Do you see a swarm of flies bugging your horse all the time? Well, it’s about time you invest in a fly mask for horses.
You might love the summers, but your horse doesn’t. In warmer months, insects come flooding out of their hideouts. They attack any and everything in their path. This attack happens to include horses, among other animals. In such a situation, horse fly masks would be a godsend for you and your horse.
Now, there are several ways to get rid of flies. Some of them are:
- Fly masks
- Fly sheets
- Insect sprays
But out of all of these options, fly masks are the most efficient and the simplest solution.
Still confused as to what fly masks are and why they are needed? Allow me to explain.
What Are Fly Masks?
Fly masks are just like regular masks, but with a few exceptions. They are mostly made from soft materials like mesh and nylon and serve to protect a horse’s eyes, ears, and muzzle from flies.
But why are they important?
Well, flies and other insects can get into sensitive areas like the eyes and ears of your horse. This can lead to lots of problems down the line.
But that’s not all. Fly masks also protect them against sunburns. During summer months, when sunlight is particularly harsh, your horse’s sensitive areas can get sunburnt. Sunburns are common on the face of a horse as it can be quite sensitive. However, fly masks that cover the whole face protect it against the sun.
How to Choose the Right Fly Masks for Horses?
Choosing the right mask isn’t easy. In fact, there are lots of factors that you’ll need to consider. While compiling our list of the best fly masks for horses, we kept in mind all of the factors in this list.
This needs to be a priority. Don’t sacrifice on comfort or your horse won’t wear that mask again.
As a first step, look for a comfortable fit. Ideally, the mask should fit without having to use too much force. The next things you need to consider are the materials and stitching. Make sure the material is soft and there is ample space between the mask and the eyes. Fleece padding around the seems is a good thing to have.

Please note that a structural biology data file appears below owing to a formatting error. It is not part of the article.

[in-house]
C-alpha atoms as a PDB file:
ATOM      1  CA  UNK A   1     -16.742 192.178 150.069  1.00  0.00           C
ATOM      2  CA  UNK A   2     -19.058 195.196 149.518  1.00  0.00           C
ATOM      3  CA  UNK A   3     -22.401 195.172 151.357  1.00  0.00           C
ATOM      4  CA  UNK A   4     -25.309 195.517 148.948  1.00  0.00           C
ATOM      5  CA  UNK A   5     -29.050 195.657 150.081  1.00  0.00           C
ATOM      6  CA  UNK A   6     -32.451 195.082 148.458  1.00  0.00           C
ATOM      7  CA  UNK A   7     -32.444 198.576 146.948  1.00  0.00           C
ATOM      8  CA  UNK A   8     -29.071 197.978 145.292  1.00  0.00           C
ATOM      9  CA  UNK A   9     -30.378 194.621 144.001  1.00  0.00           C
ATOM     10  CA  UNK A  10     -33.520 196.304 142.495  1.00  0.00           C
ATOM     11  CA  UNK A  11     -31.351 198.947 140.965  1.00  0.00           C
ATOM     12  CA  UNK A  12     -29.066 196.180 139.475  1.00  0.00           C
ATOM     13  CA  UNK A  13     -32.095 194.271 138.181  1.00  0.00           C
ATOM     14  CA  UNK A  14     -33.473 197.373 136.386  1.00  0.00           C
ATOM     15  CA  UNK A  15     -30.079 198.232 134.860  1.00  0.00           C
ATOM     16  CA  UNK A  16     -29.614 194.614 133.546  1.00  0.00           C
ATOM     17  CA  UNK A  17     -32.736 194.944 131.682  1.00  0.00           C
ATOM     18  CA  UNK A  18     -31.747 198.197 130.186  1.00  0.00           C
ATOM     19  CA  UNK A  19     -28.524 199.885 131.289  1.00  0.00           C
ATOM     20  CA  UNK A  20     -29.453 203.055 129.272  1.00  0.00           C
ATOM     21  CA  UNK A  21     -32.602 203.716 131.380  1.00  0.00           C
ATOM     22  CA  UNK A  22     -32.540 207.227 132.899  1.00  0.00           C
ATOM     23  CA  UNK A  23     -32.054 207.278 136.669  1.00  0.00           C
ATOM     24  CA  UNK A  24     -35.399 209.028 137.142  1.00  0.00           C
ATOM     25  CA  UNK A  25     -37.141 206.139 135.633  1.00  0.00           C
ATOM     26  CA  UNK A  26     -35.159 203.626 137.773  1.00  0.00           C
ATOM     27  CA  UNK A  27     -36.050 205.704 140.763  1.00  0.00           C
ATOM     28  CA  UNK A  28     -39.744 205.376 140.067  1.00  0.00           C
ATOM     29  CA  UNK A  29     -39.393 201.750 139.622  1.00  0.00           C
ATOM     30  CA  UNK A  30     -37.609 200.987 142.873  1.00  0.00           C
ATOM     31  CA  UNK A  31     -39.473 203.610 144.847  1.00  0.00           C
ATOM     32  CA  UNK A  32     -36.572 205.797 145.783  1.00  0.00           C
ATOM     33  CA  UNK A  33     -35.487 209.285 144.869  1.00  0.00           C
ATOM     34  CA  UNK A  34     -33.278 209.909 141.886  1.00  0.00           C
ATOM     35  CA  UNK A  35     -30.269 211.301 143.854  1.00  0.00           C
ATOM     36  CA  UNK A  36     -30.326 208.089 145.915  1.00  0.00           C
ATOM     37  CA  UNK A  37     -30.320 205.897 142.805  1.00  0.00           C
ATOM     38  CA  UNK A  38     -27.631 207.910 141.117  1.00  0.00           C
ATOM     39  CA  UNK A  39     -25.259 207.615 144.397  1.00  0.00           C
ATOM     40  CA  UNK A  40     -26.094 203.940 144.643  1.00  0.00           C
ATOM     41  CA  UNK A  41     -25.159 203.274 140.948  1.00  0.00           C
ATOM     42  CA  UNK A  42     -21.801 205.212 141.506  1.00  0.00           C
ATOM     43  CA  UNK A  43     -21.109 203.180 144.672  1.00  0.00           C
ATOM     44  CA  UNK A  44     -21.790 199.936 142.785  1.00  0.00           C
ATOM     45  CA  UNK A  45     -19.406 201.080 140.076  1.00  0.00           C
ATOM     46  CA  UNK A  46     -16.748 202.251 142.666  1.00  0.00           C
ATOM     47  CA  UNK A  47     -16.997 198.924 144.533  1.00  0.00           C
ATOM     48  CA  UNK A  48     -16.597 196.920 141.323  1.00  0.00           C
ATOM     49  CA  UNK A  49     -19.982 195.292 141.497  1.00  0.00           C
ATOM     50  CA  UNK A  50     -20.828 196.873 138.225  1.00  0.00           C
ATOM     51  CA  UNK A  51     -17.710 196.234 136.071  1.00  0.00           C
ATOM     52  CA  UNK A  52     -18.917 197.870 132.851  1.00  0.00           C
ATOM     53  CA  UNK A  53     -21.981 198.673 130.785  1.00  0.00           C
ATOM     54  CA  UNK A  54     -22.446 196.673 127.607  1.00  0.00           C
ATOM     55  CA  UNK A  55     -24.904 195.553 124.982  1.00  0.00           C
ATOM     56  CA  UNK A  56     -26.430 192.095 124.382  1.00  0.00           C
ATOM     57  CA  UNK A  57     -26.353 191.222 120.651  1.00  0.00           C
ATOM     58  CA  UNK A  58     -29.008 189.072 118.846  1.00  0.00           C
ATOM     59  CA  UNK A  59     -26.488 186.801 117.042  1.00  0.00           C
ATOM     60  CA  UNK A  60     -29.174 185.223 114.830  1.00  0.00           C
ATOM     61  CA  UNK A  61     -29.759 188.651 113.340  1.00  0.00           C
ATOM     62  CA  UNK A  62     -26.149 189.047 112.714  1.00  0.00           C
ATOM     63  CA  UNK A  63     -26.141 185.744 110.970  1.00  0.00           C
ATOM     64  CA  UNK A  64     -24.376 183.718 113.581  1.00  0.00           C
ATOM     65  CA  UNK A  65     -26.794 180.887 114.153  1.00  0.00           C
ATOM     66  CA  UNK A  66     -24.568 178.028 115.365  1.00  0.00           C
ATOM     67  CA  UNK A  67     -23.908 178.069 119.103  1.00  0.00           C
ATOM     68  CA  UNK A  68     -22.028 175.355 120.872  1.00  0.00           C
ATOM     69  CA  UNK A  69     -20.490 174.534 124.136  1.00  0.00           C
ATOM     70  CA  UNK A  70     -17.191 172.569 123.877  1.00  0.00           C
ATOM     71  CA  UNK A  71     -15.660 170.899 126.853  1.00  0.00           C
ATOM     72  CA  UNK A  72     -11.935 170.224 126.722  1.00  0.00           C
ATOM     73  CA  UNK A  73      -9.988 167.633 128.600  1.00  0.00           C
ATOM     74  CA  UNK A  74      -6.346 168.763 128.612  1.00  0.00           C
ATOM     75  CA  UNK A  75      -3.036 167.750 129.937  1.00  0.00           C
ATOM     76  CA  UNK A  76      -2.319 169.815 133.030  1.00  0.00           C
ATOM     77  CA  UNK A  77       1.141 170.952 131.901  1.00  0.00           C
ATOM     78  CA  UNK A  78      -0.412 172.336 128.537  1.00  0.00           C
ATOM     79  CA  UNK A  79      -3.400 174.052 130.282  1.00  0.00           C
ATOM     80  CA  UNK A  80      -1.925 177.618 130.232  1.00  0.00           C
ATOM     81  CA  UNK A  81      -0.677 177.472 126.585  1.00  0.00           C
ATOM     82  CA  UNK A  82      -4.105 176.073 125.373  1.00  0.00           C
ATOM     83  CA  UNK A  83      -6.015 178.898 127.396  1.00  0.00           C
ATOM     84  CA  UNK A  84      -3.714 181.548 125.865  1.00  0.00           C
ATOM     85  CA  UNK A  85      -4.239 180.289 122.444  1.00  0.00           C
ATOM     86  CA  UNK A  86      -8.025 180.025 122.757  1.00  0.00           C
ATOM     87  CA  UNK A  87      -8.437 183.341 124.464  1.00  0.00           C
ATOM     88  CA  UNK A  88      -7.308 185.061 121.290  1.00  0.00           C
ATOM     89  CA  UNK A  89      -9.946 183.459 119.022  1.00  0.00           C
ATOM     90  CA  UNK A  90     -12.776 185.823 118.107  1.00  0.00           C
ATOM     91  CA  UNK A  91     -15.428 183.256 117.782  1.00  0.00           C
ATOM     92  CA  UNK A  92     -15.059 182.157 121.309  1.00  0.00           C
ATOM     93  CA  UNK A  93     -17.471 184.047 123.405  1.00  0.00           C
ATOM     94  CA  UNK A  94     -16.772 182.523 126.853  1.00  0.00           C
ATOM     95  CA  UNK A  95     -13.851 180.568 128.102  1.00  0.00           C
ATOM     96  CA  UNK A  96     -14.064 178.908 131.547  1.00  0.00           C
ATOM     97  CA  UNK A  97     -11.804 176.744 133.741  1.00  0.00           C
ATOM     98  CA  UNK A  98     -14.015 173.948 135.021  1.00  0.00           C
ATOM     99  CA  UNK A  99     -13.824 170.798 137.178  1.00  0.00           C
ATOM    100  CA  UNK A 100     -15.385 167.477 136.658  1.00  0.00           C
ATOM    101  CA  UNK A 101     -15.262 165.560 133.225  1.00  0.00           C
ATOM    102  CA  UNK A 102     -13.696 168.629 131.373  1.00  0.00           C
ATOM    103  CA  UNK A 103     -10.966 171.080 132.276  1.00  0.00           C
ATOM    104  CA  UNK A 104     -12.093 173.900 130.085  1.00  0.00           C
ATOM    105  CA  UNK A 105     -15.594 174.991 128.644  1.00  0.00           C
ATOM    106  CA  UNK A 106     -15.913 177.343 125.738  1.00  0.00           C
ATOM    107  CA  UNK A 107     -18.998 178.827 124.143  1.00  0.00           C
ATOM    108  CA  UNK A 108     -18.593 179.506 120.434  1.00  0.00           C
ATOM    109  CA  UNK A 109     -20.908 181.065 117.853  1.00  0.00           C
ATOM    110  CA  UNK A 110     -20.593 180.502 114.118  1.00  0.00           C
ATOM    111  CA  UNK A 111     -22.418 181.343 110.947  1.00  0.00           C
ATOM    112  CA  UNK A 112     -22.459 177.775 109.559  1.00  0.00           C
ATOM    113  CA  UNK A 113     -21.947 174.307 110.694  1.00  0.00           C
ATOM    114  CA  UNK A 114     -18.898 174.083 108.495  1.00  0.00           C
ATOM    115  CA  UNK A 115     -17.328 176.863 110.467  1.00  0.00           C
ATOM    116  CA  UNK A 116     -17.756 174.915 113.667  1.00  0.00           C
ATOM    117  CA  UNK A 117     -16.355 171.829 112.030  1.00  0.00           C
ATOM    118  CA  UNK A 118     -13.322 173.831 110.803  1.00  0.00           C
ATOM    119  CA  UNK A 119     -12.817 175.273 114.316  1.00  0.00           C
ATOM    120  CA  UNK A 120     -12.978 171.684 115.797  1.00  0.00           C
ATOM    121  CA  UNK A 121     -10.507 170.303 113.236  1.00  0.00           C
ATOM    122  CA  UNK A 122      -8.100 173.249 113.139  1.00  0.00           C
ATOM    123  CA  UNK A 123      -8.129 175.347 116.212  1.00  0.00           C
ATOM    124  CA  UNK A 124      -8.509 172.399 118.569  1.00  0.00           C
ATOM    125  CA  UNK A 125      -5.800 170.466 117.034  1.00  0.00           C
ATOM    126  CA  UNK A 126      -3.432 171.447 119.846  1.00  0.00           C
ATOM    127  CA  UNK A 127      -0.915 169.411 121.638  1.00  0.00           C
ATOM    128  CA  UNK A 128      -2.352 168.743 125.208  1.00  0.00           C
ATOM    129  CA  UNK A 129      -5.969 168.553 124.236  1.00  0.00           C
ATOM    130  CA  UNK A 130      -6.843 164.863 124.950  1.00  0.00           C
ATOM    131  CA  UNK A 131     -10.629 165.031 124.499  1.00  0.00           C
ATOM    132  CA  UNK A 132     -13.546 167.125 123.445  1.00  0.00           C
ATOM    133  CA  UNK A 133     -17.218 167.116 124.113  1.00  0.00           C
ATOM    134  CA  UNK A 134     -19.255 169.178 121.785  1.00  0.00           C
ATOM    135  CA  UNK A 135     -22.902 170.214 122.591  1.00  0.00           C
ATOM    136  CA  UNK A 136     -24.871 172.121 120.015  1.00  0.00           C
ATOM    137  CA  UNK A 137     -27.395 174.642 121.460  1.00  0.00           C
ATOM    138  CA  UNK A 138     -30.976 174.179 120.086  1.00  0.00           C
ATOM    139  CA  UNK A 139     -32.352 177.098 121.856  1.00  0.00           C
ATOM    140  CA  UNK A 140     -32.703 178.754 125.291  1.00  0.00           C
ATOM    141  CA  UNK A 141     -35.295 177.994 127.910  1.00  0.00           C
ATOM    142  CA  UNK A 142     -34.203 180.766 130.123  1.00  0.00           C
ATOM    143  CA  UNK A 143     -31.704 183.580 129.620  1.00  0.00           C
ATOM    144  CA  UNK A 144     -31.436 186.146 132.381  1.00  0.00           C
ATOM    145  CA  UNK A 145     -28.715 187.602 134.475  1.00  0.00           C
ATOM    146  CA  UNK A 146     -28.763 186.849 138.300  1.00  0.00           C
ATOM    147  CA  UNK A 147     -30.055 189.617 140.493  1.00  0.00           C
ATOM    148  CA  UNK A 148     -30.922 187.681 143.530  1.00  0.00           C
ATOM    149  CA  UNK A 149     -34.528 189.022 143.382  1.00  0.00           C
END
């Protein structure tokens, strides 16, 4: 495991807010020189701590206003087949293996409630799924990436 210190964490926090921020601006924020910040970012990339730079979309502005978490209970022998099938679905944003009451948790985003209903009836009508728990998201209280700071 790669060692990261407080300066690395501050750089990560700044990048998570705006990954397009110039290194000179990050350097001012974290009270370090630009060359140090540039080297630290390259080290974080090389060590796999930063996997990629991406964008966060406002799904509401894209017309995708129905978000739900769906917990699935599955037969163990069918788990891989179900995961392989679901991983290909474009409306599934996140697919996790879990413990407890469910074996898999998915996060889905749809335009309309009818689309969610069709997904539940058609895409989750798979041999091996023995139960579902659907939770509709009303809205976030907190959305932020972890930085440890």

Next up, you should really consider what parts of a horse’s face do you want to protect. Face? Nose? Ears? All of them? Answering these questions is crucial because not all masks cover all these areas.
For beginners, make sure that the mask you choose covers the eyes. Ear-protection is optional but should be preferred over no ear-protection. The same goes for the nose. Choose what works for you and your horse.
If you want to remember one thing, remember this:
The mask you choose shouldn’t interfere with your horse’s vision.
A mask that does that is a bad idea no matter what the reason. When a horse can’t see, he will get himself injured and nobody wants that. So, ensure your horse’s field of vision is not compromised.
With that done, it is time to move on to the main course.
The following are the 10 best fly masks for horses.
10 Best Fly Masks For Horses
This section presents the best horse fly masks on the market. All of these masks excel at what they do. From Long Nose to all-mesh designs, there is something for everyone.
The Cashel Crusader Horse Fly Mask is proof of how good Cashel’s masks are.
Among the things that make this mask stand out in the competition is its exceptional build quality. The mask is a combination of mesh and nylon. The benefits of using mesh include the added softness and an unimpeded field of vision. This is a big deal because you want a mask that protects the horse’s eyes without blinding him. The mask also offers satisfactory UV protection.
Other features of this mask include a patented three-hole design that the company claims stays put no matter the situation, protection against forelocks, so they won’t hurt the eyes and a nose cover.
The only complaint I have with this mask is that the size runs a bit larger than advertised.
Is it really a surprise that you are seeing Cashel Crusader a second time on this list?
The Crusader Long Nose packs as much quality as the standard Cashel Crusader Long Nose. This means the same durable yet soft nylon mesh fabric. It blocks UV rays, protects against sunburn and remains light and soft while doing so.
In addition to the fabric, the mask also provides an unobstructed field of vision. The mesh that provides the unobstructed vision is also responsible for protecting sensitive areas like the ears and the eyes.